The bill also provides that the agricultural operation can get a court order (an injunction) preventing a violation – which would mean that a journalist couldn’t publish an article based on materials provided by a whistleblower if they were obtained using “unauthorized control.”
While “Ag-gag” bills are often viewed as being protective of farmers, a 2016 study showed that these laws erode consumers’ trust in farmers. Consumers understandably question why agriculture would need such extreme protections that are not provided to any other industry. Similar bills in other states have been struck down for violating First Amendment protections for free speech.
Our farmers and ranchers should not have to face consumer distrust due to a law that would shield a few bad actors. And neither farmers nor consumers benefit from threatening whistleblowers with criminal sanctions or seeking to restrict the First Amendment rights of individuals and the press. FARFA is urging the bill sponsors to amend the bill to remove the Ag-gag portions.
2. Restrictions on spending SNAP benefits
HB 343 by Representative Cain, “relating to prohibiting the purchase of certain food and drink items under the supplemental nutrition assistance program,” will be heard by the House Human Services Committee on Tuesday, March 16, at 8 a.m.
HB 343 prohibits people from using their SNAP (food stamp) benefits to buy various foods, including energy drinks, carbonated beverages, candy, chips, cookies, or any “sweetened beverage” – which would include not only soft drinks, but any fruit or vegetable juice that had any natural or artificial sweetener added.
Similar bills were filed in past sessions and defeated by a combination of food access advocates and the grocery industry. Proponents of such bills argue that people should not be using tax-funded benefits to buy “junk food.” Opponents point out that these restrictions have not been shown to change anyone’s eating habits, while creating more stigma for people who use SNAP and adding significant costs for retailers.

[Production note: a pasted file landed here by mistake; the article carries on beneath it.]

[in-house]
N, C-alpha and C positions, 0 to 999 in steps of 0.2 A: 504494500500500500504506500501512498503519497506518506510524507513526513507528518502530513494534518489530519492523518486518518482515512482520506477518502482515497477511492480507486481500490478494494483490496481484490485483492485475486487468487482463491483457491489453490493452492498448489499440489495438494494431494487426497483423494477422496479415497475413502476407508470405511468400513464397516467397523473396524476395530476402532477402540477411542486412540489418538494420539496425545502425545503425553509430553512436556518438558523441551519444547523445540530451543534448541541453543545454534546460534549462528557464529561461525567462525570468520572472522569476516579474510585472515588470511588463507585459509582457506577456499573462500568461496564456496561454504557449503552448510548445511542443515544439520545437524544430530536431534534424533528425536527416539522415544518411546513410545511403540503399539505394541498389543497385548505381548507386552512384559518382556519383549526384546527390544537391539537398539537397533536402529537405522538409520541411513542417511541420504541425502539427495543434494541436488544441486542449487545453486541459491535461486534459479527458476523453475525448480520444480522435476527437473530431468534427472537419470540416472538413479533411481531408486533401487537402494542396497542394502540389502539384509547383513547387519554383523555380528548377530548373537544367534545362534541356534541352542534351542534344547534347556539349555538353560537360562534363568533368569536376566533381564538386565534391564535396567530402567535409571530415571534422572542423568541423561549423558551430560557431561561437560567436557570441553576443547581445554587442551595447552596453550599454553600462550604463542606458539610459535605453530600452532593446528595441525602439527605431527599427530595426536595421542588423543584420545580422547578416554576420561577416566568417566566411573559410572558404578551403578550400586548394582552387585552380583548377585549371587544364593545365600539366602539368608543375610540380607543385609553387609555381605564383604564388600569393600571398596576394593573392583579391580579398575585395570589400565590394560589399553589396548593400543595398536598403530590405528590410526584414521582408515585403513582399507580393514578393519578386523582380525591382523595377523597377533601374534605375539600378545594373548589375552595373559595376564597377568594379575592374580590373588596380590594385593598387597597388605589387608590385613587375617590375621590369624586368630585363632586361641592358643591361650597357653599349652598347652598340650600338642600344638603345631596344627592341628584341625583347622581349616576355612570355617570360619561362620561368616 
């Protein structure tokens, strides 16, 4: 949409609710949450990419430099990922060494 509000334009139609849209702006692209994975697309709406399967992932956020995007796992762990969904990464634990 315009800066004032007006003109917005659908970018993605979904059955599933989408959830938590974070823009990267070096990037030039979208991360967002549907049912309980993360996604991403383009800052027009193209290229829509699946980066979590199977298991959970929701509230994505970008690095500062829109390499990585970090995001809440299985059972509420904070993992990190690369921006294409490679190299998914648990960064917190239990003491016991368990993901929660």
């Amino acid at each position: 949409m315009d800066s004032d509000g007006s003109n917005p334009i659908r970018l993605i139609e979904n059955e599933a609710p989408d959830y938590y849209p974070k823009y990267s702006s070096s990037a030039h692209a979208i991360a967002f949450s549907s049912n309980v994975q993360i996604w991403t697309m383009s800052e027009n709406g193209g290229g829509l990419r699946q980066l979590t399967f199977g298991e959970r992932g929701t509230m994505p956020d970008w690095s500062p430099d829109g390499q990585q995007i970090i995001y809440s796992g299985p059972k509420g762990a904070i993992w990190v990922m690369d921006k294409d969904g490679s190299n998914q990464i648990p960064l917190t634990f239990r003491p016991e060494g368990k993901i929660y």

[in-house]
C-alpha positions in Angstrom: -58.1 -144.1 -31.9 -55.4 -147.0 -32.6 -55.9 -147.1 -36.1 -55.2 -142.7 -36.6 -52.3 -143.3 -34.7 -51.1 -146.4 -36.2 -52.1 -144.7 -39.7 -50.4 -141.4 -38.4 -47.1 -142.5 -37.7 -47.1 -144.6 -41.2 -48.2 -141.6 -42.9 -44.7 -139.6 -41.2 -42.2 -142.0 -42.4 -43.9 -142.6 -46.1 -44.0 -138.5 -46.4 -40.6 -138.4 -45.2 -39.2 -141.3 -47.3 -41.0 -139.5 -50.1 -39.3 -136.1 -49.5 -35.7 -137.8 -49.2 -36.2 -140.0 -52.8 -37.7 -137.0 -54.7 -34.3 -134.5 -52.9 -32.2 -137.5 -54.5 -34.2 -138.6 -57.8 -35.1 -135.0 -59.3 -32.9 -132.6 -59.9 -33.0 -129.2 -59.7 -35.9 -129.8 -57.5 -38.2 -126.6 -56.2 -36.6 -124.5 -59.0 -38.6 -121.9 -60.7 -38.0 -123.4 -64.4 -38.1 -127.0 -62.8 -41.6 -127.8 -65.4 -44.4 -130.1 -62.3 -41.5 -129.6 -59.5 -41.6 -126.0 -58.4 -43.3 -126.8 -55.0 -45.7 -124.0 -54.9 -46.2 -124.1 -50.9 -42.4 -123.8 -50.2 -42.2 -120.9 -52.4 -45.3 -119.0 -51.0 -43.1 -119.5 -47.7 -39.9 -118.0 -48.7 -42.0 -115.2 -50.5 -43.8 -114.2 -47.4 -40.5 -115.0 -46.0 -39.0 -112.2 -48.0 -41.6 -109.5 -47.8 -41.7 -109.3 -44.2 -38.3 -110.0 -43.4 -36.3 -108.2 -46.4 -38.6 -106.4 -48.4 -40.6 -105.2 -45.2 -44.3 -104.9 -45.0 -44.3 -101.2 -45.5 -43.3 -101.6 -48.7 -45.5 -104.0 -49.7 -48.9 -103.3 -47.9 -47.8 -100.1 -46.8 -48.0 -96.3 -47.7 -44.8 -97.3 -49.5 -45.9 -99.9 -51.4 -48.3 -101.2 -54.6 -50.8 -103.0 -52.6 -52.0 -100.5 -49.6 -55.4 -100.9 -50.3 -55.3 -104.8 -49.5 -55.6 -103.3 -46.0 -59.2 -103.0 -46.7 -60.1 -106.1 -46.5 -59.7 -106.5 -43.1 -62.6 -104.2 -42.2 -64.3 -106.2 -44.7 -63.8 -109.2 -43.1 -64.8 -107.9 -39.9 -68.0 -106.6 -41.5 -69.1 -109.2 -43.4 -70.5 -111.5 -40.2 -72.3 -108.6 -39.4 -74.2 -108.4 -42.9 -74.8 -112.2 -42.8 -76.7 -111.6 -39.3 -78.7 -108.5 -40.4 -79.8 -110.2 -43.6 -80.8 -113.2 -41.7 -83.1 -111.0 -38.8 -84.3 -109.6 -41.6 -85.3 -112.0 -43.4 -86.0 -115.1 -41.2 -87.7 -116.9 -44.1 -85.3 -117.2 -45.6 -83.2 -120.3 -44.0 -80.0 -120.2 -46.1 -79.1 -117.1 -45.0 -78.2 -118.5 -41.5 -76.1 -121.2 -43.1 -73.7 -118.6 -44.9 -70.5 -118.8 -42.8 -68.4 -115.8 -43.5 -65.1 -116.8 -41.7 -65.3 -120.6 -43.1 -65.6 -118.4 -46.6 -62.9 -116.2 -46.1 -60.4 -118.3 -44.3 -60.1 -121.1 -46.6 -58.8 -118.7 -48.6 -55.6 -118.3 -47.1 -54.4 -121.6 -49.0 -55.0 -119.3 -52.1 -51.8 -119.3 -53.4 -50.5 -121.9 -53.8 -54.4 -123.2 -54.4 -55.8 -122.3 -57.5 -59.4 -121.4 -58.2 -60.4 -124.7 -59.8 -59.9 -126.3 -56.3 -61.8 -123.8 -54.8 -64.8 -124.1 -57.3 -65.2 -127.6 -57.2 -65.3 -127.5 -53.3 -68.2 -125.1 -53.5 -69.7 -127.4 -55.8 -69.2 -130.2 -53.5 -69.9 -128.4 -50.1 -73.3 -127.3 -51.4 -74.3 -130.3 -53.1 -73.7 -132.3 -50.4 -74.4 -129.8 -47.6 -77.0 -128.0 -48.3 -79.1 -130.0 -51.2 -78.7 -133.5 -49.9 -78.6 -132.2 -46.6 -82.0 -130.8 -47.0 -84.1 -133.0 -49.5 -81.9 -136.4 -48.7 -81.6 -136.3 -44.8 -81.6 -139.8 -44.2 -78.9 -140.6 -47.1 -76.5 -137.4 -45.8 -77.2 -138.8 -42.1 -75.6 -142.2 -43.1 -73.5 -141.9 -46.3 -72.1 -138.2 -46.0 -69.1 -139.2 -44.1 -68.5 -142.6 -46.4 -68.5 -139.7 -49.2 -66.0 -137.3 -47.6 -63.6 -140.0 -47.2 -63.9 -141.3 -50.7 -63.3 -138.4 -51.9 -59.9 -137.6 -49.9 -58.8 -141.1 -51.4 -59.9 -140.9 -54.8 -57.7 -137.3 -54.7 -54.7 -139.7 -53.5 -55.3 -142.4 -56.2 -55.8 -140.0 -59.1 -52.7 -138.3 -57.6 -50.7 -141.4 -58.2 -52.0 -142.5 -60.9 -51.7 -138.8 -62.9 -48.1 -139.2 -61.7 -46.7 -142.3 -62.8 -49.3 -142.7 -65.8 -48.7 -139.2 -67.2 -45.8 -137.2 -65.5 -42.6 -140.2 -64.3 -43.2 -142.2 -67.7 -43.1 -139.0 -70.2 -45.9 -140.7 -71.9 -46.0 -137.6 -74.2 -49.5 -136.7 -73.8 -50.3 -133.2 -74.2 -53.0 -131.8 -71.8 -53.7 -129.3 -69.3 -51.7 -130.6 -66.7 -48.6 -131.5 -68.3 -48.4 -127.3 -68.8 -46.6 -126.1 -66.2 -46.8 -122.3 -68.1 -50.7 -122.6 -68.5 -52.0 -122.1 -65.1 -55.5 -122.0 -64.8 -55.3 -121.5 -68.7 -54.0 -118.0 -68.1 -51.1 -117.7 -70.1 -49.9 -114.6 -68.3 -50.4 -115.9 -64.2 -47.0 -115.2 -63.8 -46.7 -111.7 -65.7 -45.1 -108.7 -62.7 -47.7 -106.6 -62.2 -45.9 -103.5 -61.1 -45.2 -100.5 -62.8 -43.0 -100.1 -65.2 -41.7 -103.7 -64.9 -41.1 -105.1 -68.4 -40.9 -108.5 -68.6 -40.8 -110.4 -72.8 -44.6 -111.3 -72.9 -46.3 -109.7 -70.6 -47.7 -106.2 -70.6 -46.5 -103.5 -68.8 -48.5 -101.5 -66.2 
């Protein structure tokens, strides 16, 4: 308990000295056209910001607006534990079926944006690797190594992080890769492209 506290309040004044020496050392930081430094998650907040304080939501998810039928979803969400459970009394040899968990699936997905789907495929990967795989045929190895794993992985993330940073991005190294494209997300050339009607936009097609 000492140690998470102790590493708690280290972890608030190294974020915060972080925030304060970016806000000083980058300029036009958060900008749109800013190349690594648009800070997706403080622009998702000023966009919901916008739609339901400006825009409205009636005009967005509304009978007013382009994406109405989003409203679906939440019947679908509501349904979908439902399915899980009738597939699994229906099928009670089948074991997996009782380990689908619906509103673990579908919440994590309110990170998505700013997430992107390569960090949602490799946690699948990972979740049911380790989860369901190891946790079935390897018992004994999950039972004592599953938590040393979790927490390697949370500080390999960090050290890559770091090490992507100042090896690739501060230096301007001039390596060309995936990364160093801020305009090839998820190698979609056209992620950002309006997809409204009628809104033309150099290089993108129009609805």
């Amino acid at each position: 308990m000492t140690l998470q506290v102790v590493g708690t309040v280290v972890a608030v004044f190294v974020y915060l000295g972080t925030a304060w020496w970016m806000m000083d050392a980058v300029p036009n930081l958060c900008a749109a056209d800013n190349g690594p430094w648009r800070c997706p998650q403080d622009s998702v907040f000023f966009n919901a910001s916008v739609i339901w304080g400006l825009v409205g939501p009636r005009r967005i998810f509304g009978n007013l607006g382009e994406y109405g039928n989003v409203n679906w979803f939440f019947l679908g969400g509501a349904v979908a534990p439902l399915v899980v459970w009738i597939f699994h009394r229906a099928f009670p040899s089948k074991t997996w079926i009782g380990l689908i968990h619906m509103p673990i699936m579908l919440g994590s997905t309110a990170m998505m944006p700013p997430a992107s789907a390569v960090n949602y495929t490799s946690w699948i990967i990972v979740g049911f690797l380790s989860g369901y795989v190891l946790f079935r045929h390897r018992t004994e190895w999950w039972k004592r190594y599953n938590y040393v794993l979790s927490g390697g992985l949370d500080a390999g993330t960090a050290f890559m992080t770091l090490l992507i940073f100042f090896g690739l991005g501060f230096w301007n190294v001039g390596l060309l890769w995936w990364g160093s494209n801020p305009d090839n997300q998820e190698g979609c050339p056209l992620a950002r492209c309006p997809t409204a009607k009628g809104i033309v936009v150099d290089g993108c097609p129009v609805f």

2. Labeling foods as ‘meat’
HB 316 by Representative Buckley, “relating to the advertising and labeling of certain meat food products,” will be heard by the House Public Health Committee on Wednesday, March 17, at 8 a.m. Senator Springer has filed a companion bill, SB 883.
The bill defines beef, chicken, pork, and meat to prevent any “lab-grown, cell cultures, insect, or plant-based food products” from being labeled with these terms.
Overall, FARFA supports this bill. In particular, lab-grown cell cultures pose a significant danger of misleading consumers into believing that they are getting a product comparable to the actual food drawn from livestock.
The bill language is overbroad, however, and we are submitting comments to encourage changes. A later-filed bill, HB 2277 takes a simpler approach, and we would prefer to see language more similar to that version.
Want to speak up?
Do you want to share your views on any of these bills? You can submit written comments online for the Committee members to review or go to the Capitol to testify in person – click on the hearing notice for the relevant bill and follow the instructions there. Or call your own State Representative to let him or her know where you stand. [Find out who represents you and how to contact them.]